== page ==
Instead the Cadets play a swarming, non-stop defense which has forced opponents into over 15 turnovers a game. The commitment to defense, still using many of Montelli's concepts, is a point of pride for Watts.
"A lot of teams coming in, maybe even some folks here at St. Joe's, thought it was just going to be an offensive-oriented thing," he said. "Folks were like, `Watts is an offensive guy. He had to do the offense for (Montelli) for years. Now he has to do the offense and defense, can he do it?' The question was could he teach both. That's where most of the surprise is coming from, `they're playing defense and he's not even a defensive guy.' For the fact we're playing both is a testament to the foundation that's been laid here."
It helps, too, that a player like Pelletier -- an all-FCIAC and Hearst Connecticut Newspapers all-star wide receiver in football -- looks like a different player than a year ago, using his athleticism to swoop in and steal passes at half-court or streak down the court for an easy layup on a long pass from Langston.
"Jake is the kind of kid who gets better as the game goes along," Watts said. "He just grinds out there. He starts off slow and people are like, `Who's this kid out there?' And as the game rolls on he becomes stronger."
Langston and Reid have both shown marked improvement moving into the starting lineup, while Dzurenda has proven to be a reliable second scoring option.
McKnight is clearly the Cadets' star player, but even he knows this season he won't be able to do it all alone and it's going to take contributions from everyone to keep the team's postseason success going.
"I'm not saying I have to be the guy to put the team on his back, but I have to be a leader," he said.
Much like the transition at UConn, with former player Kevin Ollie stepping in to take over for Jim Calhoun, the move from Montelli to Watts has gone off mostly without a hiccup. Like Calhoun, Montelli still has his fingerprints all over the program and can still be seen in the front row during games or watching practice from the sidelines.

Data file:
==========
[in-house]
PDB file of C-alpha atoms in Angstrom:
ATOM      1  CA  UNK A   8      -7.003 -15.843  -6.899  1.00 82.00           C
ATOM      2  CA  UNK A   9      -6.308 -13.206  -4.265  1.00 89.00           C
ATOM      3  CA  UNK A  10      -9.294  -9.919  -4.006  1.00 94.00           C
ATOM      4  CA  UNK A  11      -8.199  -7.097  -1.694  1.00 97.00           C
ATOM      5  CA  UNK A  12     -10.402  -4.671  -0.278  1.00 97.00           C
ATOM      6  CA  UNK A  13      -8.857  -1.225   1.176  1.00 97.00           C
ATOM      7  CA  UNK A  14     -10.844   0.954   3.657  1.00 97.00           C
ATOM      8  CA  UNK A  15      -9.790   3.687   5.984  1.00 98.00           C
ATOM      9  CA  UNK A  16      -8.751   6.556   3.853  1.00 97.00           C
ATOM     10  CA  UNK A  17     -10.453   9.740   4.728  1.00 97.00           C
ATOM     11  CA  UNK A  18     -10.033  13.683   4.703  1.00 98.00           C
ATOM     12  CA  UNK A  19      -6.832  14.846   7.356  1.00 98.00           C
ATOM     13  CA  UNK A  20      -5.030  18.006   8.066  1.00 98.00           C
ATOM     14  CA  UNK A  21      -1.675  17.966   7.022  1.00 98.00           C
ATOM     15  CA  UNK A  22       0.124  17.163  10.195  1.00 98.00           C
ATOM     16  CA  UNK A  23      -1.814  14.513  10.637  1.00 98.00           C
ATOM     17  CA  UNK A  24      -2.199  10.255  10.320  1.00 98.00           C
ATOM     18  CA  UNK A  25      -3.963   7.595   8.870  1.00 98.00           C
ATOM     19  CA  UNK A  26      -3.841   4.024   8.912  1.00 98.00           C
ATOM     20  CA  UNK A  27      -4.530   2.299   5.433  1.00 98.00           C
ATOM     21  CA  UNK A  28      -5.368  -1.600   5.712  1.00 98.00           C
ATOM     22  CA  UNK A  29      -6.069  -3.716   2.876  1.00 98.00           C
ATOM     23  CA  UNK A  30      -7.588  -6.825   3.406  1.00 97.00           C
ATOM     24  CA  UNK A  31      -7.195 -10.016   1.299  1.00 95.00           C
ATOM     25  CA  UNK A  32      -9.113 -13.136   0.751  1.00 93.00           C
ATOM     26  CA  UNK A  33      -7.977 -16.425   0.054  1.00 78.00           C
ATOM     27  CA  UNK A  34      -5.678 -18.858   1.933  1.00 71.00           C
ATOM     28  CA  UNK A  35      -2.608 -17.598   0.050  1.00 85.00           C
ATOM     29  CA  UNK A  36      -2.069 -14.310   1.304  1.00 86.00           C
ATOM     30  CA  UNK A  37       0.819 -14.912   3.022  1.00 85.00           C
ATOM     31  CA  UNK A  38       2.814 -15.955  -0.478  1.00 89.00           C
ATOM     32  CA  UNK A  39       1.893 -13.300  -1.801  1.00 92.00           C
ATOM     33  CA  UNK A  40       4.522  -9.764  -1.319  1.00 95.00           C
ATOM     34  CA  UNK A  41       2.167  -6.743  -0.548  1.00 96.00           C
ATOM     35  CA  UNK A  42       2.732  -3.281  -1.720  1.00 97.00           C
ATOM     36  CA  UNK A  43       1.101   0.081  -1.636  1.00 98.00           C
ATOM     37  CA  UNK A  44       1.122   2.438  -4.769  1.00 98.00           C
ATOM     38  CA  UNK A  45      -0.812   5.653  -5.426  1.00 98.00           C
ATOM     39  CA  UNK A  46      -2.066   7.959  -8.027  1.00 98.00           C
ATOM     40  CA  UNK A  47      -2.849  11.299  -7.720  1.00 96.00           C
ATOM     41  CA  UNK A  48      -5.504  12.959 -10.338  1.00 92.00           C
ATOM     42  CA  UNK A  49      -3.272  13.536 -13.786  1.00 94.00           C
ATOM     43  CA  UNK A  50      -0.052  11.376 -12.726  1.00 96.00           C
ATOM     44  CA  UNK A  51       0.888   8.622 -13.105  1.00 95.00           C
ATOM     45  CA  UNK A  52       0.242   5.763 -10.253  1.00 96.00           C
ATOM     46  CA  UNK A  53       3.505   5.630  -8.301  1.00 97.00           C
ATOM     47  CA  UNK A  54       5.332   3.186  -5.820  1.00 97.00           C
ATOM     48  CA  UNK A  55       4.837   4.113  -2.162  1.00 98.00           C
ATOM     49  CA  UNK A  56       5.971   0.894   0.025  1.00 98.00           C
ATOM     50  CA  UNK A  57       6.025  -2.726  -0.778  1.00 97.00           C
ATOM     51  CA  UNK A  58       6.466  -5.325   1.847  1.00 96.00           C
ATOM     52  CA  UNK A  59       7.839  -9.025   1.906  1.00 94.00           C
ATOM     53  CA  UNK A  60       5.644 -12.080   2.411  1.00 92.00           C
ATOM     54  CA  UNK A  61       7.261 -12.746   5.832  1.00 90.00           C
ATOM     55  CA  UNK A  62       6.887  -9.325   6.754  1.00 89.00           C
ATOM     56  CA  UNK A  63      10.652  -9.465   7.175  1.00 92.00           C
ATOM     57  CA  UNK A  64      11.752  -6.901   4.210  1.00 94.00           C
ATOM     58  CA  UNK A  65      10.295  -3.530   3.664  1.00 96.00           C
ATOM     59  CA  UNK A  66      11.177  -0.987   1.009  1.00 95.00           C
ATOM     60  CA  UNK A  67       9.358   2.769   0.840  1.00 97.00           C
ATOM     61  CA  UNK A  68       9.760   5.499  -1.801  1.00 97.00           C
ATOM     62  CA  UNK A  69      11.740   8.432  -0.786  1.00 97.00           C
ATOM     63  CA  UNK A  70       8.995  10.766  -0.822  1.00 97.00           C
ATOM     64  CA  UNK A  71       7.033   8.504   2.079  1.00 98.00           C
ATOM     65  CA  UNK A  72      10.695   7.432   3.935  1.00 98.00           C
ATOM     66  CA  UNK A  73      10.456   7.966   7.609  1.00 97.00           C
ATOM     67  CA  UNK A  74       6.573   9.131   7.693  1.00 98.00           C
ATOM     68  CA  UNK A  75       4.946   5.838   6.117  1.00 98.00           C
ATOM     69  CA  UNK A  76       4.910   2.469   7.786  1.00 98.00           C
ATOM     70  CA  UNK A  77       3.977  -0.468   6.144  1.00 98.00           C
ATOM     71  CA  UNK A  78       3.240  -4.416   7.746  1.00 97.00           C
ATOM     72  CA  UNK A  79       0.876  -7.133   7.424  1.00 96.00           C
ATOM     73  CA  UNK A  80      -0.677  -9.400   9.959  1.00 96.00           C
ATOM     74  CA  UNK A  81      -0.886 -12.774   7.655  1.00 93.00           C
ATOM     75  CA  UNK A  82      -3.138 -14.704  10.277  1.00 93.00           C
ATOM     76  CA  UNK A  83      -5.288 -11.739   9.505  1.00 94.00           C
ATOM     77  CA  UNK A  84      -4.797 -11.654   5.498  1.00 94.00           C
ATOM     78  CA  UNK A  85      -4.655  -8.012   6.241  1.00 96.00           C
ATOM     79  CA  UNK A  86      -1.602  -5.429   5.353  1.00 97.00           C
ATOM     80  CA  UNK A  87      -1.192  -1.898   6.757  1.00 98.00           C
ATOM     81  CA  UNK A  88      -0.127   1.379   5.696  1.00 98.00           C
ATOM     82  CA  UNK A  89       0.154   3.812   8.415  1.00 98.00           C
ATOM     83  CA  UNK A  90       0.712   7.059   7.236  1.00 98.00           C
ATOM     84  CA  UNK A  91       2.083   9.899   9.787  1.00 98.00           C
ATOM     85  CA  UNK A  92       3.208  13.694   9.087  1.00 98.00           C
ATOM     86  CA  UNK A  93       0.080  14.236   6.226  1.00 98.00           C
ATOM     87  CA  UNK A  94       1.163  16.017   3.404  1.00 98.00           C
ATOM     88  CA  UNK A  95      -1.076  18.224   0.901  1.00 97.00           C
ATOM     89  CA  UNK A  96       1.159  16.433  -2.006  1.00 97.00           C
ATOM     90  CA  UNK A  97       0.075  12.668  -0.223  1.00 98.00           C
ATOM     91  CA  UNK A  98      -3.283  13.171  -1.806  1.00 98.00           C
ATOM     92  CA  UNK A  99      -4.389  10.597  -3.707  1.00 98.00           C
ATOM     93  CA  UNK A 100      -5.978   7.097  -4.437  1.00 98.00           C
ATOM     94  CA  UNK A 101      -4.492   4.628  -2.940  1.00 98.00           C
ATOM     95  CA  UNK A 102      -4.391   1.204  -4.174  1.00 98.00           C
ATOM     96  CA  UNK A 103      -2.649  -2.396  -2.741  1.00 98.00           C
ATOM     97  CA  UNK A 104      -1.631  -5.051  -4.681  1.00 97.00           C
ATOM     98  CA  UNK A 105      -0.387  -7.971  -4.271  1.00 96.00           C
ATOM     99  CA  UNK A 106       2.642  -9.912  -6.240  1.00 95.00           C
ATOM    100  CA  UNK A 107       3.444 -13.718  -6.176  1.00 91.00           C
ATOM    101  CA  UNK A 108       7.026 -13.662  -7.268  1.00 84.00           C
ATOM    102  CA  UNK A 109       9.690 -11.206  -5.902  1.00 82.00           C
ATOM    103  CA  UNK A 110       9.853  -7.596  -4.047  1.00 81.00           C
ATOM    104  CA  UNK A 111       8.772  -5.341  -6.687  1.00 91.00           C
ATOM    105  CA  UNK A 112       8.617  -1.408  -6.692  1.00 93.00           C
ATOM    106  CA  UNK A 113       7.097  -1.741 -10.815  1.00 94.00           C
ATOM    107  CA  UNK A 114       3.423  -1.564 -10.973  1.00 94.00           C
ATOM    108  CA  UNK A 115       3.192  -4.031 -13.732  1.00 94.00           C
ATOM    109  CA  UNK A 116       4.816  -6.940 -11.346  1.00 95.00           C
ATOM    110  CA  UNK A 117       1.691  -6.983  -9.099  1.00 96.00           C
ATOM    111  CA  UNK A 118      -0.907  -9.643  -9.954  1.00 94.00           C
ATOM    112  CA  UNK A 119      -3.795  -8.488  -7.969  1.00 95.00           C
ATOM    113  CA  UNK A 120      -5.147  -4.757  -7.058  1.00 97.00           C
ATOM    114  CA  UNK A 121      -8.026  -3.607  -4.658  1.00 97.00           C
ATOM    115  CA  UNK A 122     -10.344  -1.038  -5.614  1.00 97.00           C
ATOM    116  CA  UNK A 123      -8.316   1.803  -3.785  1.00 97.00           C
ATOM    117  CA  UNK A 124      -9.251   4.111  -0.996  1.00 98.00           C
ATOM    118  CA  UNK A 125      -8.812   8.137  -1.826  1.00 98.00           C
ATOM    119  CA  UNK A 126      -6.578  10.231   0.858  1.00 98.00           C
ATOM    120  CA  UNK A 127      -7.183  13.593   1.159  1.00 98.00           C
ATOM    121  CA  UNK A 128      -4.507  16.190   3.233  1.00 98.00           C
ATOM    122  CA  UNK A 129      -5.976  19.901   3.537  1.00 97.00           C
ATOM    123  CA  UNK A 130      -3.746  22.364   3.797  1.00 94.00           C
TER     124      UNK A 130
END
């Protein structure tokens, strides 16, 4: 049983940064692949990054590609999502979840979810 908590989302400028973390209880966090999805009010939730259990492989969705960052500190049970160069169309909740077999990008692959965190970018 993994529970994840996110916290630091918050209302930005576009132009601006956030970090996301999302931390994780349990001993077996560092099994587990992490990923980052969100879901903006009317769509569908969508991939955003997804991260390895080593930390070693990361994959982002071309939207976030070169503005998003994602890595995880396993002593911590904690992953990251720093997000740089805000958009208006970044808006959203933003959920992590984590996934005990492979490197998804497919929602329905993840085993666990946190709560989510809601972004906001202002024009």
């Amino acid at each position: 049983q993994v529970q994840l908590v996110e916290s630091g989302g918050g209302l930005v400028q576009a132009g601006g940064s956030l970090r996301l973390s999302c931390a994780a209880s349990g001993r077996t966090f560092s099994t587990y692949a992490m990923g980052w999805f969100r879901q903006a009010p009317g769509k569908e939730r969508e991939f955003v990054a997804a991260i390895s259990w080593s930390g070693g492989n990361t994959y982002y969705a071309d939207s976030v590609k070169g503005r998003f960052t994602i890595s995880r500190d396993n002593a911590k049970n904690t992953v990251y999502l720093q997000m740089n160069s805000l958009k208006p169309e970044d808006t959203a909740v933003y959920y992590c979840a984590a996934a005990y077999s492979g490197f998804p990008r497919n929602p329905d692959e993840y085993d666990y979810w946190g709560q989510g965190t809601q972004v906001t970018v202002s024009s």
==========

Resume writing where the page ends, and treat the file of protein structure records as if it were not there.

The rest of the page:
Montelli had simple advice for Watts.
"I told him, there's a million ways to coach and they're all right," he said, citing recent NCAA champions like Syracuse winning with a zone defense or Rick Pitino's Kentucky team's nonstop pressing. "There isn't a wrong way."
Watts, who played at St. Joseph and later Providence, has cribbed extensively from his former coaches, who include Pitino, Jeff Van Gundy, Herb Sendak, Stu Jackson and his ex-roommate, Billy Donovan, now head coach at Florida with a pair of NCAA titles.
"These were all guys I've been able to steal from because coaching is nothing but stealing," Watts said.
The big question for St. Joseph and Watts going forward is how they're able to keep the tradition at the school going once the players from the back-to-back state titles move on and every incoming class becomes further and further removed from the Montelli legacy.
McKnight, for one, says it's pretty simple to get the message across to new players.
"We tell them to look around the gym -- there's nothing but banners," he said.
It's a new era, but the same results. So far.